Memorandum by the Chief of the Division of Far Eastern Affairs (Johnson)

  • Conversation
    • Mr. Sao-Ke Alfred Sze, Chinese Minister.
    • The Secretary of State.
    • (Mr. N. T. Johnson present.)

Subject: The Chinese Situation.

The Chinese Minister called upon the Secretary today. He stated that it was his understanding that the instructions given to the American Navy in going to China were that they were there for the purpose of protecting American life and property. The Secretary stated that the Minister understood the matter correctly; that it was our purpose to do everything possible to afford the protection to American citizens which the Chinese seemed unable to give.

The Minister stated that he thought that the actions at Foochow against missionaries were those of northern soldiers. (The Secretary was out of the room to attend a press conference for a moment and during this interval Mr. Johnson informed the Minister that the Department had been informed by its Consul at Foochow that the attacks on missionaries there were by soldiers presumably under the control of the Nationalist authorities and that the Consul had attempted to see the Nationalist commander and get him to do something to protect Americans but that the Nationalist commander had [Page 52] refused to see him or to make any promises of protection. The Chinese Minister stated that he thought that undue importance was given to these matters and stated that he himself here in Washington was constantly being pressed by excited Chinese who were complaining of ill treatment of immigration officers in the United States.)

When the Secretary returned to the room the Chinese Minister stated that he had sent a personal telegram to Eugene Chen at Hankow urging him to take measures to see that the agitations against missionaries were stopped. He said that he did not know what effect his telegram would have but that he hoped it would have some effect. The Chinese Minister stated that the Chinese were very much confused as to the policy of the United States; that he felt that the United States should make some statement as to its policy with regard to China. The Secretary stated that he had not had time to consider this matter as we were more preoccupied with the question of protecting American citizens. He asked the Chinese Minister whether he knew what was going to happen at Shanghai or what the attitude of the Nationalist authorities at Shanghai was. The Chinese Minister stated that he did not know; that he did not believe that there would be any trouble at Shanghai. He said that the situation at Shanghai was complicated because the northern leaders at Shanghai intended to collect surtaxes on foreign trade and that, inasmuch as 40 per cent of the foreign trade of China passed through Shanghai, this meant a very large increase of funds for the use of the partisans who were opposed to the Nationalist cause. He was afraid that this would make for trouble. The Secretary stated that we were making every effort to maintain a neutral attitude toward this conflict. The Chinese Minister again referred to the question of a statement of policy and the Secretary stated that he would like to talk to the Minister about that sometime and that he would like to see the Minister some day and talk about the subject. The Chinese Minister said he would be very glad to have this opportunity so to talk. The conversation here ended.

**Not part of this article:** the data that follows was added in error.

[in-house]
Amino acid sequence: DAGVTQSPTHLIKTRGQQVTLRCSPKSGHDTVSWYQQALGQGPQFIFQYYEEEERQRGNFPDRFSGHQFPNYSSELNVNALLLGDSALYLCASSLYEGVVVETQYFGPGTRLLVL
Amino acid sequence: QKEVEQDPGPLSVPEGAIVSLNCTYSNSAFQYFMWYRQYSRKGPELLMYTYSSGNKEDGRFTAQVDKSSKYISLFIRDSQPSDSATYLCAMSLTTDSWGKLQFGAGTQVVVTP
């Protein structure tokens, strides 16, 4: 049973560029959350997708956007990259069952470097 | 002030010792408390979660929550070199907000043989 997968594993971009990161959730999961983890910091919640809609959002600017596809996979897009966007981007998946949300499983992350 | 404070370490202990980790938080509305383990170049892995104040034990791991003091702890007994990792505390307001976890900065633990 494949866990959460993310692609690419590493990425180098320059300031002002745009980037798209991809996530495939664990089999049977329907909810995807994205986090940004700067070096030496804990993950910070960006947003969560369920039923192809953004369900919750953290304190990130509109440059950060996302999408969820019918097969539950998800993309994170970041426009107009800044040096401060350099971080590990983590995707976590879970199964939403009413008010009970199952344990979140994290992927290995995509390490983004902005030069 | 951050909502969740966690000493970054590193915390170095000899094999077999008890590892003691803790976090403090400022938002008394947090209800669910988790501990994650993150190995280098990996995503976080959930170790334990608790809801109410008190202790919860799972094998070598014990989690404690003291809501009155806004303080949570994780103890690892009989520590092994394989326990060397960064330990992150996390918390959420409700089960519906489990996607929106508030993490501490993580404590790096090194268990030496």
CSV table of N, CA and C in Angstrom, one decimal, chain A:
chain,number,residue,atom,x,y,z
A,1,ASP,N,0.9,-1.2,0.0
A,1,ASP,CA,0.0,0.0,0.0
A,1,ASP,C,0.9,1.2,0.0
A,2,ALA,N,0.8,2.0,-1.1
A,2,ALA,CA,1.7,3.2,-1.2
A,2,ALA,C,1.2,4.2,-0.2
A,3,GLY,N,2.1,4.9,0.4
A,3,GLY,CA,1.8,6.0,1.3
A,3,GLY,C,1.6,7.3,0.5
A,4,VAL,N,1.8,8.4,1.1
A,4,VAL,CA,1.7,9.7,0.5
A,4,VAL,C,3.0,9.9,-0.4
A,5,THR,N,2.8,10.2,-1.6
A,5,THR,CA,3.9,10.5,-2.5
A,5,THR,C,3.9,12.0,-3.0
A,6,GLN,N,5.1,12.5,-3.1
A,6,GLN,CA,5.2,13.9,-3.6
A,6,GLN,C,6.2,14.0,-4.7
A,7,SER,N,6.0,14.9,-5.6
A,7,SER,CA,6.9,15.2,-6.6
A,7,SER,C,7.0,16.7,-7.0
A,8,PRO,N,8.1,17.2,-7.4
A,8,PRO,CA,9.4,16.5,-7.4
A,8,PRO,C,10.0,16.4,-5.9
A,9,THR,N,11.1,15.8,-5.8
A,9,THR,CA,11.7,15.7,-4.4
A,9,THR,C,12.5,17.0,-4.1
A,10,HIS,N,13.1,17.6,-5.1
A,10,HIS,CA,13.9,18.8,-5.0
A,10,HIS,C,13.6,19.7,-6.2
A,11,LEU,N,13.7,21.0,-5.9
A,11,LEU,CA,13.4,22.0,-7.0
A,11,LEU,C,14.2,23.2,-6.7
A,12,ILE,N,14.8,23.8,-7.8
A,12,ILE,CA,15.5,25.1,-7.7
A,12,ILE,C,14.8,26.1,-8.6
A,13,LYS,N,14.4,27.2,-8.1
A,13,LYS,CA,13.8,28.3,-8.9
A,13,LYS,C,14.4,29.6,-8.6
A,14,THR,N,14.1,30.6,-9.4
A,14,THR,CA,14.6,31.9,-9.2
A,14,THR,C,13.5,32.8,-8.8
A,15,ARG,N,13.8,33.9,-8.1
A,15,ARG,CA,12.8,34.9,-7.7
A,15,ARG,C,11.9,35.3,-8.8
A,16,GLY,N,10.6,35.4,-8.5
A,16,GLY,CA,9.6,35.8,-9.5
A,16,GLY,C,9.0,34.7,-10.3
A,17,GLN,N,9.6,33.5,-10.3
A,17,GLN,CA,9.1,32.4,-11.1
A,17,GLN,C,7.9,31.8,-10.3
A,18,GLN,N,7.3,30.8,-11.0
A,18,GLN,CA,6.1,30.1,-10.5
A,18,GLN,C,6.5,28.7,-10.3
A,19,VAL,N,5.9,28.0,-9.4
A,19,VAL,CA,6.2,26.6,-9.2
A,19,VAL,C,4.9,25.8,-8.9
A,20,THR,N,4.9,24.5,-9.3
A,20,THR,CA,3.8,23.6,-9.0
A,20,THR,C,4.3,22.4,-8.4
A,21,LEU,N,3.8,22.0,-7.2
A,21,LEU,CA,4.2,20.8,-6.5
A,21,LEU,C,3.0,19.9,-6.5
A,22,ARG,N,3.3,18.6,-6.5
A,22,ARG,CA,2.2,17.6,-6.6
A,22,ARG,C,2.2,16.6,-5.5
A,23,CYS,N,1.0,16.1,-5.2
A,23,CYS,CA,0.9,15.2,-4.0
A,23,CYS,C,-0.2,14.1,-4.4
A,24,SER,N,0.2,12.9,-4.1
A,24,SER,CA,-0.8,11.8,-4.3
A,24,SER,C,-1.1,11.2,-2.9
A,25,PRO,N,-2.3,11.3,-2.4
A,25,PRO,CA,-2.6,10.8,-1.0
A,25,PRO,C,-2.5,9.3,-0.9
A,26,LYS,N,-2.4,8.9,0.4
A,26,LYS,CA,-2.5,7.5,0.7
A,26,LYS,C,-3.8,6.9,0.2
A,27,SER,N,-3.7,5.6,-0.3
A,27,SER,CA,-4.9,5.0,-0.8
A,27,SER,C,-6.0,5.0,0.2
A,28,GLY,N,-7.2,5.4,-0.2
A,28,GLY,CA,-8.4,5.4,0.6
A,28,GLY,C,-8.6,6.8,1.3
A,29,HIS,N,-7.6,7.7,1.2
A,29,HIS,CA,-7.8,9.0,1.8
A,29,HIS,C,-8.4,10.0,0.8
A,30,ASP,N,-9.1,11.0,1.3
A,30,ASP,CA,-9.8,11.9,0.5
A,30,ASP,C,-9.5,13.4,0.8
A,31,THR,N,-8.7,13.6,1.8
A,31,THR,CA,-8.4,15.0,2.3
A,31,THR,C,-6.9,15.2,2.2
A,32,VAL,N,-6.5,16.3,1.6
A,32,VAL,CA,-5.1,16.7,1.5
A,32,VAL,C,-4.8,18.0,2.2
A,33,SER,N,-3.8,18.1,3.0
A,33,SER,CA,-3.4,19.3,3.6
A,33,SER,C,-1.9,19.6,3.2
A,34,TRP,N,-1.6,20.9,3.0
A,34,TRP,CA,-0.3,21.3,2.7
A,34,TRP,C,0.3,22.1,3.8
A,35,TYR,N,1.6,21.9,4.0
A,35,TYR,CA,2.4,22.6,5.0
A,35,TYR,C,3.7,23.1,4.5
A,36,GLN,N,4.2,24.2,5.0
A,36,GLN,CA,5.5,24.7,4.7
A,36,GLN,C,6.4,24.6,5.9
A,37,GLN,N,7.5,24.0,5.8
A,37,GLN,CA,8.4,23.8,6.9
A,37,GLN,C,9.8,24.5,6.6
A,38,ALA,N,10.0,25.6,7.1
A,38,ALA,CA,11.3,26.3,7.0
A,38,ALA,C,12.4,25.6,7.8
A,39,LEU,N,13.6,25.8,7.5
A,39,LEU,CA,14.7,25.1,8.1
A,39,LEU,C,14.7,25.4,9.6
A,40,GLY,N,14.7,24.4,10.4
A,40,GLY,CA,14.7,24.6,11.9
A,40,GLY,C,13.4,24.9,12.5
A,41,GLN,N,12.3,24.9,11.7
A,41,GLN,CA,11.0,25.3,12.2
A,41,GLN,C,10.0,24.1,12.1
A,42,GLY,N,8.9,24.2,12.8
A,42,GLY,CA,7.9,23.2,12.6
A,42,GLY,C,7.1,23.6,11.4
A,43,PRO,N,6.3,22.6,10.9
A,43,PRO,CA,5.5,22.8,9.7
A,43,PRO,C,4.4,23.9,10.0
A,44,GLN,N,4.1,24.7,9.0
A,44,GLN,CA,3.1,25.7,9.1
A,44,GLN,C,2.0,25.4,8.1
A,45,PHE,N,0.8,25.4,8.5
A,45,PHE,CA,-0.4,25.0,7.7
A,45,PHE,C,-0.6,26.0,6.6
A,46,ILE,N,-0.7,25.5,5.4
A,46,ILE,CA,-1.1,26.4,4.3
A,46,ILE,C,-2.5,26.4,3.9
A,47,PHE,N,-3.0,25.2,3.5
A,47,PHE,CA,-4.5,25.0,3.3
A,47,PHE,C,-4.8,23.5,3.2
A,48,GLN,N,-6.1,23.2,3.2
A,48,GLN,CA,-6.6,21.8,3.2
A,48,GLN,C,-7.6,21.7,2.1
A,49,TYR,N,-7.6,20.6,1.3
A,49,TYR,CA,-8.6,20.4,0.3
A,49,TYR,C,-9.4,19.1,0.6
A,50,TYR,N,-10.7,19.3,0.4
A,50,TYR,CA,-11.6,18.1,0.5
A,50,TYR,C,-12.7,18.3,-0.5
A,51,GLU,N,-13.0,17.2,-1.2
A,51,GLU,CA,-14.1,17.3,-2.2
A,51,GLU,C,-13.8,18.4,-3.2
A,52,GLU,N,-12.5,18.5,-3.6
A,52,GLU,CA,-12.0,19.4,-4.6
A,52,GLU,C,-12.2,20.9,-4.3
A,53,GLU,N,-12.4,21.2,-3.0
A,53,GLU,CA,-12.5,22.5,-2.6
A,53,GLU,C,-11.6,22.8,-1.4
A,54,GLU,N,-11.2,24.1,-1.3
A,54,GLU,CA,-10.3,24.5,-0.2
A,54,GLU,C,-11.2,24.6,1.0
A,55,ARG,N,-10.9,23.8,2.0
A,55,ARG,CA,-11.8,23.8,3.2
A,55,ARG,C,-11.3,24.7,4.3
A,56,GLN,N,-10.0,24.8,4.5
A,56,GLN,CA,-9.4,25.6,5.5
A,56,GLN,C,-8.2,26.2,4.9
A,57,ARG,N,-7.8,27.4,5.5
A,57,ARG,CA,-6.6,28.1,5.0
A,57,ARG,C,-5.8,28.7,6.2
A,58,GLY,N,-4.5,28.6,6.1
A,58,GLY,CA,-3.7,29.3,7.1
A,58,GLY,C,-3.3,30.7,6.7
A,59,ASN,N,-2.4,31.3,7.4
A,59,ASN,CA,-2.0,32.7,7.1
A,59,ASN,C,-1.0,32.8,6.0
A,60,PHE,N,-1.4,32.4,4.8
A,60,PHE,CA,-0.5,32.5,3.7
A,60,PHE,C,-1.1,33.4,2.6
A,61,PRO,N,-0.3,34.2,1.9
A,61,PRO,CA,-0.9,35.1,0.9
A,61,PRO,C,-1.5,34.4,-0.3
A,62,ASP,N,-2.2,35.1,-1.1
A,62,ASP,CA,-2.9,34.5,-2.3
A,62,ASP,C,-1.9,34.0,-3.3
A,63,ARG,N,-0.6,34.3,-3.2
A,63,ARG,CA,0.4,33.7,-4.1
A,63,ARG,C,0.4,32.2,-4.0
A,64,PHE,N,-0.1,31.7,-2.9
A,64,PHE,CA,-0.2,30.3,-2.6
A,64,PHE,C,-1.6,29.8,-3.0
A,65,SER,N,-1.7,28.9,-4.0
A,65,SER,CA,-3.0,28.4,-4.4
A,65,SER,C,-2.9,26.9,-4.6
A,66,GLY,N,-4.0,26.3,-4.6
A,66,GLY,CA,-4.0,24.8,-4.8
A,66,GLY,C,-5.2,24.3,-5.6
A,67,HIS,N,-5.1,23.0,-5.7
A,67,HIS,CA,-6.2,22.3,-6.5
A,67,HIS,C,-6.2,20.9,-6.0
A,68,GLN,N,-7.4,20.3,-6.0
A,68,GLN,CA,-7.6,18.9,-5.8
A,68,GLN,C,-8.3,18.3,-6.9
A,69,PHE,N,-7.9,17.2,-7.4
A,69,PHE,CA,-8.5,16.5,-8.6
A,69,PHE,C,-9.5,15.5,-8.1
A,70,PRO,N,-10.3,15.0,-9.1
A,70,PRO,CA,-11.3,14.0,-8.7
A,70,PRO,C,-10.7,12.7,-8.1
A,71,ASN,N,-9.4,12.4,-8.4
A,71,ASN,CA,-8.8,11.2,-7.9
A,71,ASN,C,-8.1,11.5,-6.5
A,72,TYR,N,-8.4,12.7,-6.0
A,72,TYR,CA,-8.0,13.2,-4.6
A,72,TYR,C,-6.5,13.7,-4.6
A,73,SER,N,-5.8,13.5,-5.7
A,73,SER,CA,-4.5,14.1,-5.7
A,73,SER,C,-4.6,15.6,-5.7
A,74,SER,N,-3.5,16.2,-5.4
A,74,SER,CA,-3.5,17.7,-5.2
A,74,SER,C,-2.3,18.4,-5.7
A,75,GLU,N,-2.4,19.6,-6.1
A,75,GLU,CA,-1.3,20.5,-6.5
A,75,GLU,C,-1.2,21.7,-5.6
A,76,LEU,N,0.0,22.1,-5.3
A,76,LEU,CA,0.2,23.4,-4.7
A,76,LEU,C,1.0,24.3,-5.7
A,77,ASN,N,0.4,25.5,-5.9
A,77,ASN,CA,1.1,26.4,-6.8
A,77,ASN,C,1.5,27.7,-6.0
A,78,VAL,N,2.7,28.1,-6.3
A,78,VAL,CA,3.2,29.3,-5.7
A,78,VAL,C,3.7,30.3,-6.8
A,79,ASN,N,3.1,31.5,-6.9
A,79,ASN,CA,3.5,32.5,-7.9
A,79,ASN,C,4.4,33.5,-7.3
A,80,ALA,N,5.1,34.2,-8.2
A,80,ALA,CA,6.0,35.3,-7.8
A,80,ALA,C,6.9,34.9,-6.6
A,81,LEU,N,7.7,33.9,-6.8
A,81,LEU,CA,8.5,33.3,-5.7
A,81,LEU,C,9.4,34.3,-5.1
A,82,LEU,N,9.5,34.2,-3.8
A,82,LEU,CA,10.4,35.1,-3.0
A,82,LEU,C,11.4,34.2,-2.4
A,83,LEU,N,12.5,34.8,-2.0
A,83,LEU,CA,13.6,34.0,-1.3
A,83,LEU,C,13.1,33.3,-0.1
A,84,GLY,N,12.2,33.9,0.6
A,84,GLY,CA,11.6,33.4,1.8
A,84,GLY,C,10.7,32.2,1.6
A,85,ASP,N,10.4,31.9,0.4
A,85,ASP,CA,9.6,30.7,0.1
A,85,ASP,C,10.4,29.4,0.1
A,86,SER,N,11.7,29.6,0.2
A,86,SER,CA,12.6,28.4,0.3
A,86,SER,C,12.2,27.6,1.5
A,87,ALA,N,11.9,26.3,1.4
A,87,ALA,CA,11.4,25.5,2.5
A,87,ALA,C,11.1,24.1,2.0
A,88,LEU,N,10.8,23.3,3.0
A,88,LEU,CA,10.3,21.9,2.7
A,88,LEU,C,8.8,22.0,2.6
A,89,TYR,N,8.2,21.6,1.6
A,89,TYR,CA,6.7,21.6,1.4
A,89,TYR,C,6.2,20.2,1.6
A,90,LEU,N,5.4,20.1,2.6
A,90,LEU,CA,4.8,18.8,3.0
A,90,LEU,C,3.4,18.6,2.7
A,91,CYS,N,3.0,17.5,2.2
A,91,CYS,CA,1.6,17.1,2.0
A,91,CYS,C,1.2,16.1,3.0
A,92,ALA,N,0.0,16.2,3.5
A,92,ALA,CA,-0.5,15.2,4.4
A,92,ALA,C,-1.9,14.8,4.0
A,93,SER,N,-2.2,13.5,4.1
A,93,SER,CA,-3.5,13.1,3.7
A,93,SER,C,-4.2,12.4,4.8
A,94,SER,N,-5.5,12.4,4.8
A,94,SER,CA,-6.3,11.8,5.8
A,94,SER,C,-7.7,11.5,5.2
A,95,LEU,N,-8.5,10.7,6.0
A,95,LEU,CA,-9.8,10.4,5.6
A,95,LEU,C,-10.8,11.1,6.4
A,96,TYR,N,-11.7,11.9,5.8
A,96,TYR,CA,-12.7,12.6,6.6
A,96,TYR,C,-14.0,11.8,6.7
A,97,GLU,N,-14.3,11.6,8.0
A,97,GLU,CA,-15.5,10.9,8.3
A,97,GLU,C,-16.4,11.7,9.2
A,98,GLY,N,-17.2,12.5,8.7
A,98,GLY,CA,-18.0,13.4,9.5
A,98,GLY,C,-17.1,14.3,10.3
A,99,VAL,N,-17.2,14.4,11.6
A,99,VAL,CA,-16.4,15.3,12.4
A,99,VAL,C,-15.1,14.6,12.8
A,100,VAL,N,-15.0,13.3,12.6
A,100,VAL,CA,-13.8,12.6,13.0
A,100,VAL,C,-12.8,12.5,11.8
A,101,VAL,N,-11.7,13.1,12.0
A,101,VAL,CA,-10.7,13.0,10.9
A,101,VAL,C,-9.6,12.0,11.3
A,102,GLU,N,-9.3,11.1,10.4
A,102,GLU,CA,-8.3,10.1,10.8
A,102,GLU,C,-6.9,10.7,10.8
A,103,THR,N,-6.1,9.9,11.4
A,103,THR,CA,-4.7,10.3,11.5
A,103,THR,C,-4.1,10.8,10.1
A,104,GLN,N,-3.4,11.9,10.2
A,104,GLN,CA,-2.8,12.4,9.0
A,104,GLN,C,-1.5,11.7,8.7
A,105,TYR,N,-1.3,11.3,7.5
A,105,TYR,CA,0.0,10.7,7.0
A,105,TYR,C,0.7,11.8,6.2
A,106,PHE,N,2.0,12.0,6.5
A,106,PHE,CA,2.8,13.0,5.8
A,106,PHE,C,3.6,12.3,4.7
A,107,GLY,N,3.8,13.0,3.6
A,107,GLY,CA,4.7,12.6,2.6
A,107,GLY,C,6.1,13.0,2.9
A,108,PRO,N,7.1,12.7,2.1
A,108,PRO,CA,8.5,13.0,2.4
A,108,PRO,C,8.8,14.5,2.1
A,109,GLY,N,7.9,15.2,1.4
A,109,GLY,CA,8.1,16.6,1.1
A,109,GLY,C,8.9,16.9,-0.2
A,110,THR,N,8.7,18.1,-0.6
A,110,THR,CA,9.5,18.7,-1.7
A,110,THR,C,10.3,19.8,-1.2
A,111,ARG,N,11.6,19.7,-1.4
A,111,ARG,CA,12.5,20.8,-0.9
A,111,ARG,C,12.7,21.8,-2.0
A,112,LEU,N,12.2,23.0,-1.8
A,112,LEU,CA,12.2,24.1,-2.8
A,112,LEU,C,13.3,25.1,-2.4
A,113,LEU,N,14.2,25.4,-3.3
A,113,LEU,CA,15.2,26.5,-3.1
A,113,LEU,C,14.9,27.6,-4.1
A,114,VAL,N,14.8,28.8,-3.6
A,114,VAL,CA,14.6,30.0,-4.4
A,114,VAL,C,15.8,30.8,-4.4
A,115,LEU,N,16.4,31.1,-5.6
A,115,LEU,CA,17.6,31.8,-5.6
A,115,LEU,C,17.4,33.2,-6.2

N[elson] T. J[ohnson]